Here are the correct steps to take.
Review your credit report thoroughly and regularly. To do this DO NOT use an online company like Equifax in order to view your credit report. Why? You might lose certain rights in order to comply with that company’s own rules (each company is different). Instead, write to annualcreditreport.com and use the MAIL IN form to request your credit report.
Note: you MUST ask for your report in writing. Sure, it may seem archaic, but it’s the only really good way to get all of your credit information and not be taken advantage of by the credit reporting agencies.
Once you have your report, take a good look at it. Since you have declared bankruptcy, all debts that can be cleared should be cleared. Next to any cleared debts the note ‘zero balance discharged in bankruptcy’ should appear. If there is anything else written — anything at all! — make sure to correct that detail. The above statement is the only one that should appear.
If there is any wrong information on your credit report, write directly to the credit agency that has reported the wrong information. One again, it is very important that you do not take the easy road on this and email or call the credit reporting agency, this dispute must be submitted in writing. You cannot submit this information online or through an email because you may not be able to prove your case if they fail or refuse to remove the negative information. Why am I telling you to take the hard way? Evidence, that’s why. When I sue the credit reporting agencies, I need evidence. Without evidence, you do not have a case.
A Long Process
Again, it’s a lot simpler to ask for a credit report online and to submit things online, but this is not what we recommend. Even though it takes a while to submit information or ask for a credit report in writing, this is the absolute best way to go about this process. It’s important that you consider what you might be giving up when you gain information through any kind of private company, so keep this in mind when tempted to ask for credit rating details electronically.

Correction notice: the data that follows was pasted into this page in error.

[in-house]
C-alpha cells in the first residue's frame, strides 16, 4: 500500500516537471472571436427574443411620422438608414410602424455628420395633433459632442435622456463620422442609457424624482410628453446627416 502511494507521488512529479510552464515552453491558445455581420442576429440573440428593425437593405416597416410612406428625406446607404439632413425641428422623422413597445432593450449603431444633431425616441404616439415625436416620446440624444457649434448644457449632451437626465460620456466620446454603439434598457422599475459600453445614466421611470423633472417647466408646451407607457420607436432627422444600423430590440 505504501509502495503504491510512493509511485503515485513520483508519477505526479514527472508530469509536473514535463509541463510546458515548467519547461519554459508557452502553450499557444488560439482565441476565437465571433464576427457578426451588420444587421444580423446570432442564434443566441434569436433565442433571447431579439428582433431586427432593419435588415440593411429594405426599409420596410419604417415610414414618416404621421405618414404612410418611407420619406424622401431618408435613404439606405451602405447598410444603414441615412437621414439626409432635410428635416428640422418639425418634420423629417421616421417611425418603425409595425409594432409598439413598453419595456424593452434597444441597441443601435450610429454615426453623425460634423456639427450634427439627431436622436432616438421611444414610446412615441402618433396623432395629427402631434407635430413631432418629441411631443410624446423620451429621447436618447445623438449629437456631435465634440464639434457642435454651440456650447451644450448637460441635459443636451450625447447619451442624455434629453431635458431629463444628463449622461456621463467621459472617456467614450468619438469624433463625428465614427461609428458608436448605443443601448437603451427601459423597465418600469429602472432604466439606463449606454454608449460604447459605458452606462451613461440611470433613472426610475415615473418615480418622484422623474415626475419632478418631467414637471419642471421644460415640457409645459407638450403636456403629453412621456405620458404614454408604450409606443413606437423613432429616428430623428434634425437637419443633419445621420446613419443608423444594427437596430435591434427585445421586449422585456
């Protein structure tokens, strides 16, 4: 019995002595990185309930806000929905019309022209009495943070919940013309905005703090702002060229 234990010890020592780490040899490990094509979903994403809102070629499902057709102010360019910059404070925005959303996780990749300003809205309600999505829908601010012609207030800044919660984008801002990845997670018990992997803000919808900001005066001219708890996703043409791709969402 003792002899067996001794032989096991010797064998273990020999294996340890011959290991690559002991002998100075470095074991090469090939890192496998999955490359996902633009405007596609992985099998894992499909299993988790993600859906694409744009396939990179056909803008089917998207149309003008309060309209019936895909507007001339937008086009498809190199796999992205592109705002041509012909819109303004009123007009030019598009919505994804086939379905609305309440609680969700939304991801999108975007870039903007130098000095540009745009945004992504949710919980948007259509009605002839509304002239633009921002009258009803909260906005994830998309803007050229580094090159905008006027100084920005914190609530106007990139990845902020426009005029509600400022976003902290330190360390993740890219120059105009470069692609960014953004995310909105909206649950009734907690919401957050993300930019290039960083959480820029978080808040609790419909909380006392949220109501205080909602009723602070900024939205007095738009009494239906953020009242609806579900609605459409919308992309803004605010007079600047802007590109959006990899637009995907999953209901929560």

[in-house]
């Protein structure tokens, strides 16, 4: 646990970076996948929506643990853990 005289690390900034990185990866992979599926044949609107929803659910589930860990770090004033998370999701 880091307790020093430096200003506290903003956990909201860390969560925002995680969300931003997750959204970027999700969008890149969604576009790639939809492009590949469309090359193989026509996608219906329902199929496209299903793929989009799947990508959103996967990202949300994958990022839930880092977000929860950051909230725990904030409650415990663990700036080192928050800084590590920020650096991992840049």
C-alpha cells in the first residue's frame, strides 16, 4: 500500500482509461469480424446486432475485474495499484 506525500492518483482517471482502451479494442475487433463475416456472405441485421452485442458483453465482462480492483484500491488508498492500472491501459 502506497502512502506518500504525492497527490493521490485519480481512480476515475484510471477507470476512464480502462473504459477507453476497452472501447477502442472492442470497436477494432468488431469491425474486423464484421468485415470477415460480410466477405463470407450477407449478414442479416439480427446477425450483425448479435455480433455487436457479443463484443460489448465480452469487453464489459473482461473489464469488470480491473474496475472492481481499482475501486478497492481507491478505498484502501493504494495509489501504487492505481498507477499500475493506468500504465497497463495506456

A Qualified Bankruptcy Attorney Can Help
It might not seem like there’s a lot involved in declaring bankruptcy, but a good legal team can do a lot more than plead your case. When you select a bankruptcy lawyer, it’s important that the lawyer you choose helps you decide whether or not bankruptcy is actually the right course for you. In some cases bankruptcy is ideal, but in other cases it’s not the best solution.
If you read about the housing market a lot, or you’ve recently been house hunting, you might have heard of something called ‘rapid rescore.’ Essentially, this is a service that mortgage lenders provide to certain clients in order to immediately boost credit scores. The main goal of a Rapid Rescore being to make it easier to purchase a home.
In some instances, a Rapid Rescore can be a good thing, but it’s not a strategy for everyone. If you’re considering paying extra for this service (or just want to know more about it), here’s some detailed information to take into consideration prior to opting for this service.